Herbs, submerged or terrestrial. Stems sometimes much branched and matted, decumbent to erect, to 60 cm, usually much less. Leaves: blade narrowly lanceolate to linear, 2–20(–30) cm × 0.5 mm, apex entire or 2-fid. Flowers to 1 cm wide; pedicels 2–12 mm, elongating in fruit to 20 mm; sepals persistent, ovate to lanceolate-elliptic, 2–4.5 × 0.7–1.5 mm; petals rose to maroon or lilac, sometimes whitish basally, broadly ovate, 3.5–5 × 3–4.5 mm; stamens 1.5–3 mm; filaments 1–2 mm; anthers 0.5–1 mm, dehiscing by means of apical, porelike slits; pistils 2–2.3 mm, stigmas 3-lobed to 3-fid. Capsules nearly globose to ellipsoid, often irregular because of abortion, to 4 × 3.4 mm. Seeds 2–25 per capsule, nearly globose, to 1.3 × 0.9 mm; seed coat scrobiculate or ridged and pitted.
Phenology: Flowering spring–fall ([Mar–]May–Oct[–Nov]).
Habitat: Marshes, seepage areas, springy places, and in or at margins of ponds, pools, streams, and on coastal plain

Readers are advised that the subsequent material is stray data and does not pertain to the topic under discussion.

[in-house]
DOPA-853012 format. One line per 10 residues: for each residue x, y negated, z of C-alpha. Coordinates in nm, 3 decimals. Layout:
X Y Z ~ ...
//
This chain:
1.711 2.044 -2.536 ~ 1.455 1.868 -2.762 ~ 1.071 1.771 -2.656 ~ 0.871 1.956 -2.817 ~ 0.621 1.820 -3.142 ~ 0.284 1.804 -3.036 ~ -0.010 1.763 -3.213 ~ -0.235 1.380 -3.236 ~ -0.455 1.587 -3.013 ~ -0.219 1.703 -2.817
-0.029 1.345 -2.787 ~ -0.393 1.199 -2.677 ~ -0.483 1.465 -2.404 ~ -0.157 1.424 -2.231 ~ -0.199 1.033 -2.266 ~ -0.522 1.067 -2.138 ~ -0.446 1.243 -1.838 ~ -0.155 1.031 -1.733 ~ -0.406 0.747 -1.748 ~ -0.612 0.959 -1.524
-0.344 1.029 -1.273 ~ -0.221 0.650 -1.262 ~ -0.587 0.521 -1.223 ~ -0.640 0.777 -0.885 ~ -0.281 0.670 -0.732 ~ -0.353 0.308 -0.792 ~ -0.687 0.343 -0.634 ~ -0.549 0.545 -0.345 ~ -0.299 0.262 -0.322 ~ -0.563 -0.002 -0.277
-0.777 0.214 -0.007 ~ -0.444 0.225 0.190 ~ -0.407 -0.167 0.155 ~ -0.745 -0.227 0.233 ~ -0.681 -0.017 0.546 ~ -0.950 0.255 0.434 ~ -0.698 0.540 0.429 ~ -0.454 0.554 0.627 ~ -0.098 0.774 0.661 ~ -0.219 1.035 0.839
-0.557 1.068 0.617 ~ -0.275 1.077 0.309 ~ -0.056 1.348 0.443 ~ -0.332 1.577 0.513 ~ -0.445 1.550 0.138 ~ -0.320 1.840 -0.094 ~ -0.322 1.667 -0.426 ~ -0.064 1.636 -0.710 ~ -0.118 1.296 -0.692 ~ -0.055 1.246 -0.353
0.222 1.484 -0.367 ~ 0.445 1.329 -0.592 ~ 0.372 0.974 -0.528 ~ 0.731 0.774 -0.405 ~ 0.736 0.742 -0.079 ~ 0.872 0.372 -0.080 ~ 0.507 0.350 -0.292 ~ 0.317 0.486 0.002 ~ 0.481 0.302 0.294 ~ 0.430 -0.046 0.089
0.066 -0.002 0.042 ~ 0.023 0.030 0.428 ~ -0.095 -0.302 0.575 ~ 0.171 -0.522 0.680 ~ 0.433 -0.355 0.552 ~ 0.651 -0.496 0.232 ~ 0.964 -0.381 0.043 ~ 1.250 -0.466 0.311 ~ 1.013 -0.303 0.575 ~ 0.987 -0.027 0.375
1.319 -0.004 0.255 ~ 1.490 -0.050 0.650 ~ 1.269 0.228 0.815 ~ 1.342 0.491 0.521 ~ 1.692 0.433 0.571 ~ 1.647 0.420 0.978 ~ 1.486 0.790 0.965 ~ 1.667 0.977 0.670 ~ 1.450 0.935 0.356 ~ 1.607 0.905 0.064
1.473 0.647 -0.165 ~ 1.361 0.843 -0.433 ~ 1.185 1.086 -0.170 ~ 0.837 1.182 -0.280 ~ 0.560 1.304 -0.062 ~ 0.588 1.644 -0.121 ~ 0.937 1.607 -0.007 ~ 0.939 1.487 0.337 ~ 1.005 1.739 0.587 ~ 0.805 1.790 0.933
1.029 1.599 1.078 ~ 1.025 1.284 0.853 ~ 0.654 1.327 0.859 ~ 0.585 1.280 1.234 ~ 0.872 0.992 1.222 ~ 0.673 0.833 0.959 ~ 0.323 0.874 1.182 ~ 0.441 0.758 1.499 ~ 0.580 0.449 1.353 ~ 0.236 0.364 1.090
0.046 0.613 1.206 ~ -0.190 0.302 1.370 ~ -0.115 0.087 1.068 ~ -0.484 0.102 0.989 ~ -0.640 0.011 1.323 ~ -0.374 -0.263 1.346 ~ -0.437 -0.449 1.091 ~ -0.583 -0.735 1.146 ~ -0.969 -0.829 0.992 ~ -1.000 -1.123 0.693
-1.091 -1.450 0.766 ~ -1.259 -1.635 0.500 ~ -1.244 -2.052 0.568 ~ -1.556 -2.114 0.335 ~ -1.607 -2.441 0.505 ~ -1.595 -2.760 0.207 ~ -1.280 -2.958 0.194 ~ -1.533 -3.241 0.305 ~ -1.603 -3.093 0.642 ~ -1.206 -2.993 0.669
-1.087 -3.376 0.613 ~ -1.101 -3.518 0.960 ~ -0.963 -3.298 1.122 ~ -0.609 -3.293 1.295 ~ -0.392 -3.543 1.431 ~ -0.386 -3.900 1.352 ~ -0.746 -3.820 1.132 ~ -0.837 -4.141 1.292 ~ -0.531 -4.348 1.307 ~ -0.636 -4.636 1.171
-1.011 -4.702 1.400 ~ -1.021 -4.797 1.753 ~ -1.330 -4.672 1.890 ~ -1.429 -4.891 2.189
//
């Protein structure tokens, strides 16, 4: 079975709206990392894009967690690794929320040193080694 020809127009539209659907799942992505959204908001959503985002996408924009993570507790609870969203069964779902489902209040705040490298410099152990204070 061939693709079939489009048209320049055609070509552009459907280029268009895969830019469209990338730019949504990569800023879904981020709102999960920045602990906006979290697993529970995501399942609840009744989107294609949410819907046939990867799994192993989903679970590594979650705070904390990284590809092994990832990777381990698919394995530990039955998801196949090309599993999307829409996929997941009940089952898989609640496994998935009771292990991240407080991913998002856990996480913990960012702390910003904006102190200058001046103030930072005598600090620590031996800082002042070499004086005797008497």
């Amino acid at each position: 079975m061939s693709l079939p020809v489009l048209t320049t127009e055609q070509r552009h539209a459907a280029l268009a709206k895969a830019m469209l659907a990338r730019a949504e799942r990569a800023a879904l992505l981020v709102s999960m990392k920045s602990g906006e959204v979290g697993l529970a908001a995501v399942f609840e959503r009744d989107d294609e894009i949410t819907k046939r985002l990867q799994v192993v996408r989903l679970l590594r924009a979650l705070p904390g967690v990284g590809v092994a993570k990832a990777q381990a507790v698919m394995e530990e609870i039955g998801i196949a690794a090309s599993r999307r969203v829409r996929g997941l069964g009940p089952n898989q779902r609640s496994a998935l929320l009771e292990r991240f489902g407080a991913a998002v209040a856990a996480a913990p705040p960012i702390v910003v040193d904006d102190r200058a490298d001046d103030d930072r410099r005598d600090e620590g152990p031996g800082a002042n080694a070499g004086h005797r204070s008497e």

Ala., Fla., Ga., La., Miss., N.C., S.C., Tex., Mexico, Central America, South America.
Some floras have recognized two species in our area, Mayaca fluviatilis, with leaves mostly 4–20 mm, pedicels shorter than the leaves, and capsules oblong-ellipsoid, nearly twice as long as wide; and M. aubletii, with leaves mostly 3–5 mm, pedicels longer than the leaves, and capsules ovoid to nearly globose, nearly as broad as long. Mayaca fluviatilis appears to be the more aquatic form and M. aubletii the more terrestrial one of a single species, and it is quite possible that all or most of the morphologic variation is because of differences in ecology. Experimental work is needed to test the variability in this species as a function of habitat.
The literature report for Virginia could not be confirmed.